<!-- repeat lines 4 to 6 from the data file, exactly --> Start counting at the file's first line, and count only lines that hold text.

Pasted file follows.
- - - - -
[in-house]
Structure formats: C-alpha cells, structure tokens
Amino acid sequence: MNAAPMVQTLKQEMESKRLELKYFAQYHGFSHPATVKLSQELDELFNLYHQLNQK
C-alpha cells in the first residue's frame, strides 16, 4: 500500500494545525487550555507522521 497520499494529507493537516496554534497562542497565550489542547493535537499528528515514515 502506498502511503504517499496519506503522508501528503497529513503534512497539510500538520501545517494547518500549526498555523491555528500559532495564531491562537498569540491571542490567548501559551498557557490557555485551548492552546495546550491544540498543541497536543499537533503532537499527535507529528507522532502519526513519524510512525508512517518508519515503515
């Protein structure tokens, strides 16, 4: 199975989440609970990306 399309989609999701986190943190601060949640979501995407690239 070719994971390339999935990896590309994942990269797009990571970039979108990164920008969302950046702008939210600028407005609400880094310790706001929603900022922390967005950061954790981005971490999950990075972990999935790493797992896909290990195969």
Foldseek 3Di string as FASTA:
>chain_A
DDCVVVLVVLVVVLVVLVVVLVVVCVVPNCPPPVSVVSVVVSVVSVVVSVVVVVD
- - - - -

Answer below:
C-alpha cells in the first residue's frame, strides 16, 4: 500500500494545525487550555507522521 497520499494529507493537516496554534497562542497565550489542547493535537499528528515514515 502506498502511503504517499496519506503522508501528503497529513503534512497539510500538520501545517494547518500549526498555523491555528500559532495564531491562537498569540491571542490567548501559551498557557490557555485551548492552546495546550491544540498543541497536543499537533503532537499527535507529528507522532502519526513519524510512525508512517518508519515503515
């Protein structure tokens, strides 16, 4: 199975989440609970990306 399309989609999701986190943190601060949640979501995407690239 070719994971390339999935990896590309994942990269797009990571970039979108990164920008969302950046702008939210600028407005609400880094310790706001929603900022922390967005950061954790981005971490999950990075972990999935790493797992896909290990195969």
Foldseek 3Di string as FASTA: